By the Lending Lies Team
Fannie Mae and Freddie Mac have launched a new loan modification program for troubled mortgages known as “Flex Modification.” The GSE’s have an issue with rising defaults and questionable paperwork and the Flex Modification allows them to modify the underlying defective “loan” and gloss over the false endorsements, assignments and chain of title issues. Brilliant!
The new flexible loss mitigation tool is a combination of the impotent HAMP, the Standard Modification, and the Streamlined Modification, and will replace the trio as early as March 2017.
Loan servicers are beginning to implement the Flex Modification at that time, but will be required to participate starting October 1st, 2017.
The Home Affordable Modification Program (HAMP) expired at the end of December.
How the Flex Modification Works
It is obvious that Fannie and Freddie are attempting to lure as many homeowners in or near default inot the Flex Modification program. Unlike the original HAMP modifications that required burdensome amounts of paperwork (that was intentionally lost), the required borrower documentation needed to get a loan modification under this new program is surprisingly minimal.
A major problem with HAMP was the complicated paperwork and long, drawn out processes. Not to mention that loan servicers who had little incentive to modify a loan when they could foreclose, typically threw the homeowner’s application into the trash.
HAMP has been revised to make it easier for borrowers to get relief, and it appears those lessons have been applied to the new Flex Modification, at least in theory. However, the reality is that a servicer who illegally forecloses on a home receives a financial windfall, compared to a paltry fee for modifying.
Those who are less than 90 days behind on their mortgage must submit a Borrower Response Package (BRP) in order to be evaluated for a Flex Modification, which will target a 20% monthly payment reduction and a 40% Housing Expense-to-Income (HTI) Ratio. Why such aggressive measures when the previous HAMP program would rarely reduce principal or monthly payments? The GSE’s have always been hostile to homeowners wishing to modify preferring to foreclose. Less than 40% of all applicants were given loan modifications.
Freddie Mac noted that a “high percentage” of those at least 60 days delinquent would be eligible, and in some cases it could also be an option for those who are current on the mortgage or less than 60 days late.
However, that latter group would need to occupy their homes in order to get relief.
For those more than 90+ days delinquent, the program targets the same 20% payment reduction, but requires no “borrower documentation.”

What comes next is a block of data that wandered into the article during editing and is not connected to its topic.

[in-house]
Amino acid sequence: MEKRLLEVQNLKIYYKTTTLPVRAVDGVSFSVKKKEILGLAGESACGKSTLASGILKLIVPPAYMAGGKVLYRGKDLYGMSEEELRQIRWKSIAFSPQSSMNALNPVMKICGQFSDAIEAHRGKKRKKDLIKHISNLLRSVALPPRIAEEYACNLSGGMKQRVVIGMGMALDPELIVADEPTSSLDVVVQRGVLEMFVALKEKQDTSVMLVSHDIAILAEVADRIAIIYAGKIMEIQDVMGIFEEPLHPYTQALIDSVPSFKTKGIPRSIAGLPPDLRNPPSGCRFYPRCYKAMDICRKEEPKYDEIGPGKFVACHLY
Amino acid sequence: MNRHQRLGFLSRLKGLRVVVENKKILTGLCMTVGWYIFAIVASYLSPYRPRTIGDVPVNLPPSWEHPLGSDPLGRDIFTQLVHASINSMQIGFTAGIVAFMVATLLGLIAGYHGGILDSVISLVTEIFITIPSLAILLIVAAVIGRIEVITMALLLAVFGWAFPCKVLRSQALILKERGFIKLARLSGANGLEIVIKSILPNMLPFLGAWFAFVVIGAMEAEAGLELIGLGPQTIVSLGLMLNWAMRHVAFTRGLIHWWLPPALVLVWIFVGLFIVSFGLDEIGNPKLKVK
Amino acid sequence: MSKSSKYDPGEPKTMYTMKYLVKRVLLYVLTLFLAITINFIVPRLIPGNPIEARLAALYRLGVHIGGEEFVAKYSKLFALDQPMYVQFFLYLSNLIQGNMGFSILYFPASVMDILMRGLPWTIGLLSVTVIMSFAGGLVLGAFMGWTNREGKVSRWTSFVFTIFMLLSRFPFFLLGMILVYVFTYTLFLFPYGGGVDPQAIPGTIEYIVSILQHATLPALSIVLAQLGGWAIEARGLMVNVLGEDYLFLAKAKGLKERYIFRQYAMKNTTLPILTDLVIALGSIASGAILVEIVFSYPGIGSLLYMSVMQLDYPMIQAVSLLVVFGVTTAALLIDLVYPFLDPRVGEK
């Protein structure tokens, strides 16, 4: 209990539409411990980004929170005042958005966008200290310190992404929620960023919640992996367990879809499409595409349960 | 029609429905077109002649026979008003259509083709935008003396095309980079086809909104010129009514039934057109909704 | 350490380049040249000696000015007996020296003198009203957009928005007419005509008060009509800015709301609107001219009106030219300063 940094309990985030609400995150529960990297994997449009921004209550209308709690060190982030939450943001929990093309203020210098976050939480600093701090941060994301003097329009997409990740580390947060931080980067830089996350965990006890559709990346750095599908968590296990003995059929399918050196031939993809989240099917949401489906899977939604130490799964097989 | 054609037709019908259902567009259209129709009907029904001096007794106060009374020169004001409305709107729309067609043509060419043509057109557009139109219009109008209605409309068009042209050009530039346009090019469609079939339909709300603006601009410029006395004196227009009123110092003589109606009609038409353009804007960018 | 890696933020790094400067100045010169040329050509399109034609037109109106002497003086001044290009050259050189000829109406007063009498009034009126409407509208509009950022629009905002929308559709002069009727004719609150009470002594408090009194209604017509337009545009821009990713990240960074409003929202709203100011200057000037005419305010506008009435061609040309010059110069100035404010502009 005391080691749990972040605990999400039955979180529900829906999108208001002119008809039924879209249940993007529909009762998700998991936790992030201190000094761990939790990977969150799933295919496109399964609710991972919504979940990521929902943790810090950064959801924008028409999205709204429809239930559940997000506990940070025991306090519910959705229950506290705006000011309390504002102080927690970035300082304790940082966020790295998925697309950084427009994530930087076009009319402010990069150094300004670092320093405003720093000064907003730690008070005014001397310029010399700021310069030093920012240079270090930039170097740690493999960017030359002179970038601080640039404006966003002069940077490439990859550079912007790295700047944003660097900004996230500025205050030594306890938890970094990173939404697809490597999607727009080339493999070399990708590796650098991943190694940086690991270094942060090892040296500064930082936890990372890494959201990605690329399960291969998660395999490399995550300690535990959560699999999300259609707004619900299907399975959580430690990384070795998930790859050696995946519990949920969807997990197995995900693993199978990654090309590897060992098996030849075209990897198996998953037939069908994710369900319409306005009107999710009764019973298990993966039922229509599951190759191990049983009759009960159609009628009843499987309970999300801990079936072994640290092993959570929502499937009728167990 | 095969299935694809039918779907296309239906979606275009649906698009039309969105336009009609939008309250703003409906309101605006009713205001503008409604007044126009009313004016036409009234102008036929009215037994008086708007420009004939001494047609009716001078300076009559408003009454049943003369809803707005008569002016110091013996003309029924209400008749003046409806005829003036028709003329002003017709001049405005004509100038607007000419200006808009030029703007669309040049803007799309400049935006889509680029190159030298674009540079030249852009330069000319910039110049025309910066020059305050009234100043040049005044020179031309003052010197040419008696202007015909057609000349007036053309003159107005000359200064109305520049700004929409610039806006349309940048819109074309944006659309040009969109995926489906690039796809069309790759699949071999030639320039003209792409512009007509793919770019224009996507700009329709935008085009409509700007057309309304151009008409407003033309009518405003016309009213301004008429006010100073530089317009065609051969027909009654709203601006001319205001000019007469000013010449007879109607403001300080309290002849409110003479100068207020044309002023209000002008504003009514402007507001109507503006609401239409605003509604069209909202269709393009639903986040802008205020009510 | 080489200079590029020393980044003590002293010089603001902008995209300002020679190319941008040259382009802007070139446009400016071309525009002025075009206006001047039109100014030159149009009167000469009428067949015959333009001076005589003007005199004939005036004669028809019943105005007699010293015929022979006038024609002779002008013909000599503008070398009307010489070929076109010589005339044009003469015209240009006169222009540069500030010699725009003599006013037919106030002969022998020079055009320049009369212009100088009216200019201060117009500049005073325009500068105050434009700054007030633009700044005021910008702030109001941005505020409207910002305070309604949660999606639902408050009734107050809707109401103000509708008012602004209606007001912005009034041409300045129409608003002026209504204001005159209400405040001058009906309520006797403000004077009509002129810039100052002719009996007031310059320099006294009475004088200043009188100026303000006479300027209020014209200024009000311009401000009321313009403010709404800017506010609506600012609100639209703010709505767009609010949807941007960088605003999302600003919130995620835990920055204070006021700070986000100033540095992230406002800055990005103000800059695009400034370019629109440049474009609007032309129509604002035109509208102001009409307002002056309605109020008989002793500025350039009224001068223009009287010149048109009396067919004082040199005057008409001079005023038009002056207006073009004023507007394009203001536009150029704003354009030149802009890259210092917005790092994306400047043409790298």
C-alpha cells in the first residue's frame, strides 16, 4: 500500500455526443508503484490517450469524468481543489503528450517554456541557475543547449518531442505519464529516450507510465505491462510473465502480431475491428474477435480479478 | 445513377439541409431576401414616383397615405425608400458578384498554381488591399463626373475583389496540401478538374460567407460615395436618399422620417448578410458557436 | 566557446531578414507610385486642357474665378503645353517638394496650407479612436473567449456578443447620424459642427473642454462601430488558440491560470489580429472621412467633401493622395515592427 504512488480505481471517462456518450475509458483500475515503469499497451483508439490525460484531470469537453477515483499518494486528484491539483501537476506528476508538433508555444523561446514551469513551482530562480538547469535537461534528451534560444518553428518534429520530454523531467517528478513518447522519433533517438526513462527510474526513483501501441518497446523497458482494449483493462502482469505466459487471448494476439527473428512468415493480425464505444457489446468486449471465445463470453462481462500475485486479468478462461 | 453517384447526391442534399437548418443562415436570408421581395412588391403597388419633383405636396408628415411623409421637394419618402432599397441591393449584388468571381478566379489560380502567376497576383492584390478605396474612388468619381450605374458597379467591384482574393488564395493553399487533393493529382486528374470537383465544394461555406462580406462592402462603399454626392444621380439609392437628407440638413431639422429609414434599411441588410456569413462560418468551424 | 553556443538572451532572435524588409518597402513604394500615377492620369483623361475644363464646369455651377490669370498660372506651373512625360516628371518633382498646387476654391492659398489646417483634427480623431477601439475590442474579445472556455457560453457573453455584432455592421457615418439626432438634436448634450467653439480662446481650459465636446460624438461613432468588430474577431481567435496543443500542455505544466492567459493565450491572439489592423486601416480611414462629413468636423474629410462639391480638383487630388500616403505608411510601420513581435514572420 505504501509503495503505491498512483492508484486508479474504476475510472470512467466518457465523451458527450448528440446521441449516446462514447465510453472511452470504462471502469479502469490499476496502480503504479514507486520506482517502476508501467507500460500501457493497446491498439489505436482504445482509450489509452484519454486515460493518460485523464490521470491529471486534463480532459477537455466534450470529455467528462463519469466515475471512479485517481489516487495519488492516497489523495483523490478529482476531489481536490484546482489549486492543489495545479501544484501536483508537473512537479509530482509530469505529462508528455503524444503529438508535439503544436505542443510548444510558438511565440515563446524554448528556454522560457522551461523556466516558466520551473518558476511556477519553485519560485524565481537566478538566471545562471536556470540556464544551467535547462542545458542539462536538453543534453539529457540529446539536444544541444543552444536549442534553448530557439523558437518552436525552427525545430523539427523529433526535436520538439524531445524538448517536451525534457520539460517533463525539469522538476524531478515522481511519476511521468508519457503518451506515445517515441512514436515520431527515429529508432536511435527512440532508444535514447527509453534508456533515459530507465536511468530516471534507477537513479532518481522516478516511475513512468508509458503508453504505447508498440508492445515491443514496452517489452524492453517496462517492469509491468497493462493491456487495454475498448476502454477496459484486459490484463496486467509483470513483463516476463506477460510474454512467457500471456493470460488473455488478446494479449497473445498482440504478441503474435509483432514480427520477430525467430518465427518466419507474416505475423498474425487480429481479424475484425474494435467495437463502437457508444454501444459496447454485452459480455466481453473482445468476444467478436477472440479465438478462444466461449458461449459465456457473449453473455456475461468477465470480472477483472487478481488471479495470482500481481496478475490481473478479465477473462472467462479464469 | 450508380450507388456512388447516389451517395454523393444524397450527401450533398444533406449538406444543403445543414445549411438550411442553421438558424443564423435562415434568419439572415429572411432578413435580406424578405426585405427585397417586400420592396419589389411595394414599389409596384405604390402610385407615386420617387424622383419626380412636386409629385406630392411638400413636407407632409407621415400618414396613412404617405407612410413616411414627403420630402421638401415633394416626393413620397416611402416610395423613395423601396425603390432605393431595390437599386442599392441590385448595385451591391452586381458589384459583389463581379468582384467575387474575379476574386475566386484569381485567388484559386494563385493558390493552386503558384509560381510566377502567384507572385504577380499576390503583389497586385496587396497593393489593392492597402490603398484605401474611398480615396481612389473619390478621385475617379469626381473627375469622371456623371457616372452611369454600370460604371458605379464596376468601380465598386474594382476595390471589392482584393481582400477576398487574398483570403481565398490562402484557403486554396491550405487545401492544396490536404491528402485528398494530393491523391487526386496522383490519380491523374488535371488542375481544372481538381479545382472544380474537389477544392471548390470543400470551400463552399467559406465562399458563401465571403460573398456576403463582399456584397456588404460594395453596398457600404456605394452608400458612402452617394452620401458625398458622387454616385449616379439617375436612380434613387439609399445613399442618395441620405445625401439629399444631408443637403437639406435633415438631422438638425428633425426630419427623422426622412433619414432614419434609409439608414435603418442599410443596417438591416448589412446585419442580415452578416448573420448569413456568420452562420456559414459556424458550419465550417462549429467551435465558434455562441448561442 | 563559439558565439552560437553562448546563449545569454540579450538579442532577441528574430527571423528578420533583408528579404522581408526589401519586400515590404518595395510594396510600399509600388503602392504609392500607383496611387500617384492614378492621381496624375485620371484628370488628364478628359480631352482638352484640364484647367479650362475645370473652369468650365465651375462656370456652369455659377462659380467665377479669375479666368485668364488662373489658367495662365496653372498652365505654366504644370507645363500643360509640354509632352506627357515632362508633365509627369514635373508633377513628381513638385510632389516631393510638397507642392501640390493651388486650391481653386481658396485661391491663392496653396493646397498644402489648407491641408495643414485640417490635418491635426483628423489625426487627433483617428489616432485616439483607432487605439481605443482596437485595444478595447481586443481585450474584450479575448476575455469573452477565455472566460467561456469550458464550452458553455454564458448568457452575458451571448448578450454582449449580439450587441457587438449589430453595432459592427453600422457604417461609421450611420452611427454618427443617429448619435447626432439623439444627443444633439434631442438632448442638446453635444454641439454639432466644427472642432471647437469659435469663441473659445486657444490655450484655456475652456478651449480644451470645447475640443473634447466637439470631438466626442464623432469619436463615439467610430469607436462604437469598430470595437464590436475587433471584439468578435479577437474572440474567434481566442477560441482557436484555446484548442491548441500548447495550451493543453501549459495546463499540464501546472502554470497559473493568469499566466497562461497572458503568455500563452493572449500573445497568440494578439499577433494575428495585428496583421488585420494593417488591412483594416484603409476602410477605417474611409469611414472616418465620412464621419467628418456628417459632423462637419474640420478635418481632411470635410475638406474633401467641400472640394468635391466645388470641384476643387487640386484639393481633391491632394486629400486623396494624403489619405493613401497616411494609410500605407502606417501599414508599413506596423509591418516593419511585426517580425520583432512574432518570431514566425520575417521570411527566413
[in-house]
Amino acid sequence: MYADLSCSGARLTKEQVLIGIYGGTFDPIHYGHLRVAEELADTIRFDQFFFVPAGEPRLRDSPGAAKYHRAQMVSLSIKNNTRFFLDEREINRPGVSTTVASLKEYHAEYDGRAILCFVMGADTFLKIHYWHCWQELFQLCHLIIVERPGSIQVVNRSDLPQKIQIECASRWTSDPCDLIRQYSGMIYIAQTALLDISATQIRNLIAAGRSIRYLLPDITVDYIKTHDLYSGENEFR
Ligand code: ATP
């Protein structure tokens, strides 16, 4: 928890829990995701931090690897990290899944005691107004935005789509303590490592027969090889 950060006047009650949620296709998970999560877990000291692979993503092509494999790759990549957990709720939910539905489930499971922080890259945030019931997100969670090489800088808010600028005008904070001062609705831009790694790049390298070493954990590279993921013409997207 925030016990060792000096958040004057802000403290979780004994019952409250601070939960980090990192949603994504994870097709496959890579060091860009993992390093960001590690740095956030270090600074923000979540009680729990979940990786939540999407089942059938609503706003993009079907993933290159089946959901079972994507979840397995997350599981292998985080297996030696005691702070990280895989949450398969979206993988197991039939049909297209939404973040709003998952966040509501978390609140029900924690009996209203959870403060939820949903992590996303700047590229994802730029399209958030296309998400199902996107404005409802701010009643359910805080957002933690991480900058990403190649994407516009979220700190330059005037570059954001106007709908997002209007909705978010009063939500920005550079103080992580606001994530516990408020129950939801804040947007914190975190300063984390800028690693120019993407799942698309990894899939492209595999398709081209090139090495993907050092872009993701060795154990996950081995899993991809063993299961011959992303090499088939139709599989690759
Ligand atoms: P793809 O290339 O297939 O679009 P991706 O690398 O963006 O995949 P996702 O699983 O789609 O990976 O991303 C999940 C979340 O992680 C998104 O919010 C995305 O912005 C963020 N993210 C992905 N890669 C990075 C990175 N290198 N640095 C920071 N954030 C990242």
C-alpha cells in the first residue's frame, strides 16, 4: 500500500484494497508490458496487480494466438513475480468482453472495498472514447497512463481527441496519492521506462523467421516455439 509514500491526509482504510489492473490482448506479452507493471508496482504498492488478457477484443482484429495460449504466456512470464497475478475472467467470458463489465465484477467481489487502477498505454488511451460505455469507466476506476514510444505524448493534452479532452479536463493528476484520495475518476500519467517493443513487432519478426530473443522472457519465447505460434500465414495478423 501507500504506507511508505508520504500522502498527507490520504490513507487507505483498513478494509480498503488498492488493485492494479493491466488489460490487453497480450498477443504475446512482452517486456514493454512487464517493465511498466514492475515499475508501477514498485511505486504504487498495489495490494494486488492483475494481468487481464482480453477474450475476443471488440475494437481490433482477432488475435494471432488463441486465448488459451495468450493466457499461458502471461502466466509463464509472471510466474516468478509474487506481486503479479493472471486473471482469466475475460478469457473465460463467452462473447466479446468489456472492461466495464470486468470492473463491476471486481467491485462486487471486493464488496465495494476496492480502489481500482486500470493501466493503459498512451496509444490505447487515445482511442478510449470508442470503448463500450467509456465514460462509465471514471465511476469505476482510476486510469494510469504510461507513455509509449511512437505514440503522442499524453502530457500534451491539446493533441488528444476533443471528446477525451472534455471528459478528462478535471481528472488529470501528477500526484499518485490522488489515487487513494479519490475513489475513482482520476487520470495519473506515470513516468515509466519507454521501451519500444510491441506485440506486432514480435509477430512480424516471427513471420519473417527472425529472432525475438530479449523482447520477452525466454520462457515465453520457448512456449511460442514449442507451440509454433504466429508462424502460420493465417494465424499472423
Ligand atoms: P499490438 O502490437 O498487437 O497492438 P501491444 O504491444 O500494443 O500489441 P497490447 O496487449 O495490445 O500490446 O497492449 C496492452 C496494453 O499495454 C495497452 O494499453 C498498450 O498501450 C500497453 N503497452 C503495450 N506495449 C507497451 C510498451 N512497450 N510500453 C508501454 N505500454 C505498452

Likely this program will be used to grease the runways, as Timothy Geitner of the Fed admitted back in 2008 when HAMP was devised. It appears that the GSEs know they have MAJOR issues with the underlying loans they guarantee and they are resorting to issuing modifications to wipe the slate clean. I predict that there is language in the agreement that states the homeowner will not sue their servicer or the GSE’s once the loan is modified. The GSEs, Fed and OCC are not benevolent entities- they are cold, calculating bankers where profit is all that matters.
In other words, they realize you’re in imminent danger of foreclosure and that they have major legal liabilities so they’re going to make it easy for you to get assistance. Without knowing more about the program I can already tell it doesn’t pass the sniff test.
Perhaps this program will actually provide relief by lowering monthly mortgage payments. It is likely that borrowers will be incentivized to hit the 90 day plus delinquent status to take advantage of the easier modification option also. Not that it matters because the entire program appears to be created to “fix” loans that are damaged beyond repair.
It is interesting that many loan servicers are exiting the market while the GSEs are attempting to paper over their fraudulent history. There are unseen forces in the background that are influencing change. It appears that servicers and faux lenders are running scared or do they know something we don’t?
In any case, the program will also allow for principal forbearance to an 80% mark-to-market loan-to-value ratio (MTMLTV), but this amount must not exceed 30% of the unpaid principal balance.
Some key changes from the Standard Modification include:
• Housing-to-income ratio for borrowers less than 90 days delinquent changed from less than/equal to 55% to 40%
• No amortization choice for borrowers with an MTMLTV ratio of less than 80%
• Must now forbear principal down to a 100% MTMLTV ratio rather than the prior 115%
Flex Modification Eligibility
– Mortgage must be owned or guaranteed by Fannie Mae or Freddie Mac (GSEs do not own loans)
– Must be 60 or more days delinquent unless owner-occupied and in imminent default
– Must submit a Borrower Response Package (will the servicer actually process the package when they have more incentive to foreclose than modify?)
– Must have an eligible hardship
– Must verify income
– Must have been originated 12 months prior to evaluation date
– Must target a 20% principal and interest payment reduction and 40% front-end DTI
*If 90 days+ delinquent, a Borrower Response Package is not required, and servicer is not required to confirm a borrower’s hardship or income.
Ineligible for Flex Modification
– FHA, VA, and USDA loans
– Mortgages subject to recourse
– Mortgages secured by second homes or investment properties less than 60 days late
– Mortgages that have been modified three or more times previously
– Mortgages approved for a short sale or deed-in-lieu
– Mortgages under a different modification program
– Mortgages that don’t make it through the trial period or aren’t brought current